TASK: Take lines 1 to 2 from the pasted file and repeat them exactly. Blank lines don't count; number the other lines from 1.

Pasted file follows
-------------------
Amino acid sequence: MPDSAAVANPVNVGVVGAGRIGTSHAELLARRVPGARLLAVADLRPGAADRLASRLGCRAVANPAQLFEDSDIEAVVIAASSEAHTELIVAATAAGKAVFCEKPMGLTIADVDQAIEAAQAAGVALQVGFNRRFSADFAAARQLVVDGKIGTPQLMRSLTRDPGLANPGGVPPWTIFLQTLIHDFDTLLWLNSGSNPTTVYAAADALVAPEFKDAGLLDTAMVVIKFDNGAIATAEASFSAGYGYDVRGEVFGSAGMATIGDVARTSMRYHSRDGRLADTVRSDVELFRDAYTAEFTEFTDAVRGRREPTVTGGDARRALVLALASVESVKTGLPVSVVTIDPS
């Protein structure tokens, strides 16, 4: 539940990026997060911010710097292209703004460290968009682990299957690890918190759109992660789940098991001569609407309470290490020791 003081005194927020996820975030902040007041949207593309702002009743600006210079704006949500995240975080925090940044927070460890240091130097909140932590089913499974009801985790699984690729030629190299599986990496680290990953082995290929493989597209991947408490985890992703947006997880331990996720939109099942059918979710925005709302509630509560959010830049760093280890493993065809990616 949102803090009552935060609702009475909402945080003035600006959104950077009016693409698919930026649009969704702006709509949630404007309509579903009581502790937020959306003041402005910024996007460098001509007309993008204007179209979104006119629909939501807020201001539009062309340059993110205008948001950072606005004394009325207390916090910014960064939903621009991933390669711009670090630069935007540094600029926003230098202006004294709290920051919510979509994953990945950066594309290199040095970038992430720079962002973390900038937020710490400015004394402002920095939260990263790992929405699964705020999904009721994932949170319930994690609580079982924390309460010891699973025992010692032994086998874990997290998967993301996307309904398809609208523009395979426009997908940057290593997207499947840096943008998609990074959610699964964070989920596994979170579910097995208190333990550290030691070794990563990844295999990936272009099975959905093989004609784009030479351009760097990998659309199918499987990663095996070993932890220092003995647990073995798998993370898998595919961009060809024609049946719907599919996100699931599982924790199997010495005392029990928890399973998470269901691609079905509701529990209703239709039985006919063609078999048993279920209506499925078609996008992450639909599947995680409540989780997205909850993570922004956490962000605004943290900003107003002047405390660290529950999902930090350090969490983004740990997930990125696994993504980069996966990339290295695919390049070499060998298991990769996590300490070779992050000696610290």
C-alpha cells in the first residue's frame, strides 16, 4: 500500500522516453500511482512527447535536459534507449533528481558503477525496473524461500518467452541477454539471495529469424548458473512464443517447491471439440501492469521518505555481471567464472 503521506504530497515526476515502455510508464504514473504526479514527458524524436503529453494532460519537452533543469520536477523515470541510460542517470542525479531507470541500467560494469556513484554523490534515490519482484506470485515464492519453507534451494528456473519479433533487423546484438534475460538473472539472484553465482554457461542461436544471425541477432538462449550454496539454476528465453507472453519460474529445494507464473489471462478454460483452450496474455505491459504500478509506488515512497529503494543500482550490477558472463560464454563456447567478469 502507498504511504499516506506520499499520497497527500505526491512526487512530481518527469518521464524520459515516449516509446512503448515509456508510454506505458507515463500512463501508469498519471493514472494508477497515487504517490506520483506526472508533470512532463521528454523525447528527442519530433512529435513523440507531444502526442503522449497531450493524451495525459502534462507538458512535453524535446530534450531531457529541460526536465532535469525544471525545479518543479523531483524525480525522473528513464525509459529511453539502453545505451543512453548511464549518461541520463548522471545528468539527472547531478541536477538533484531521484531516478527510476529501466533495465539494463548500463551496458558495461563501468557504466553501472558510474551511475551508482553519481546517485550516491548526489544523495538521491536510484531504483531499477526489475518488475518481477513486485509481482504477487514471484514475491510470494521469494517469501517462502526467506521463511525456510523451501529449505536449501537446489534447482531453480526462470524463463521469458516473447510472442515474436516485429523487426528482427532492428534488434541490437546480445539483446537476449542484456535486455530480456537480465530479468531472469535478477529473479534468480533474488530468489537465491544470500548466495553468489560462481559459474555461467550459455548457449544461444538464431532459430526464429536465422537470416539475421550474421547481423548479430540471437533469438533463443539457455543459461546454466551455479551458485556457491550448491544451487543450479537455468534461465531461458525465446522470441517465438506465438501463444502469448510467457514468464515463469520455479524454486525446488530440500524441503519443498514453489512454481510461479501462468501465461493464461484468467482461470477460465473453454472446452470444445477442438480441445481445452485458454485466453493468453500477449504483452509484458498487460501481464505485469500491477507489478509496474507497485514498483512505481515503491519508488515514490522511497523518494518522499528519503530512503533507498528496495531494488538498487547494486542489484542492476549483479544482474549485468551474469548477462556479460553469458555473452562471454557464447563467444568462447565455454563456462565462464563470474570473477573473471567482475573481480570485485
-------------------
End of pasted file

Amino acid sequence: MPDSAAVANPVNVGVVGAGRIGTSHAELLARRVPGARLLAVADLRPGAADRLASRLGCRAVANPAQLFEDSDIEAVVIAASSEAHTELIVAATAAGKAVFCEKPMGLTIADVDQAIEAAQAAGVALQVGFNRRFSADFAAARQLVVDGKIGTPQLMRSLTRDPGLANPGGVPPWTIFLQTLIHDFDTLLWLNSGSNPTTVYAAADALVAPEFKDAGLLDTAMVVIKFDNGAIATAEASFSAGYGYDVRGEVFGSAGMATIGDVARTSMRYHSRDGRLADTVRSDVELFRDAYTAEFTEFTDAVRGRREPTVTGGDARRALVLALASVESVKTGLPVSVVTIDPS
């Protein structure tokens, strides 16, 4: 539940990026997060911010710097292209703004460290968009682990299957690890918190759109992660789940098991001569609407309470290490020791 003081005194927020996820975030902040007041949207593309702002009743600006210079704006949500995240975080925090940044927070460890240091130097909140932590089913499974009801985790699984690729030629190299599986990496680290990953082995290929493989597209991947408490985890992703947006997880331990996720939109099942059918979710925005709302509630509560959010830049760093280890493993065809990616 949102803090009552935060609702009475909402945080003035600006959104950077009016693409698919930026649009969704702006709509949630404007309509579903009581502790937020959306003041402005910024996007460098001509007309993008204007179209979104006119629909939501807020201001539009062309340059993110205008948001950072606005004394009325207390916090910014960064939903621009991933390669711009670090630069935007540094600029926003230098202006004294709290920051919510979509994953990945950066594309290199040095970038992430720079962002973390900038937020710490400015004394402002920095939260990263790992929405699964705020999904009721994932949170319930994690609580079982924390309460010891699973025992010692032994086998874990997290998967993301996307309904398809609208523009395979426009997908940057290593997207499947840096943008998609990074959610699964964070989920596994979170579910097995208190333990550290030691070794990563990844295999990936272009099975959905093989004609784009030479351009760097990998659309199918499987990663095996070993932890220092003995647990073995798998993370898998595919961009060809024609049946719907599919996100699931599982924790199997010495005392029990928890399973998470269901691609079905509701529990209703239709039985006919063609078999048993279920209506499925078609996008992450639909599947995680409540989780997205909850993570922004956490962000605004943290900003107003002047405390660290529950999902930090350090969490983004740990997930990125696994993504980069996966990339290295695919390049070499060998298991990769996590300490070779992050000696610290």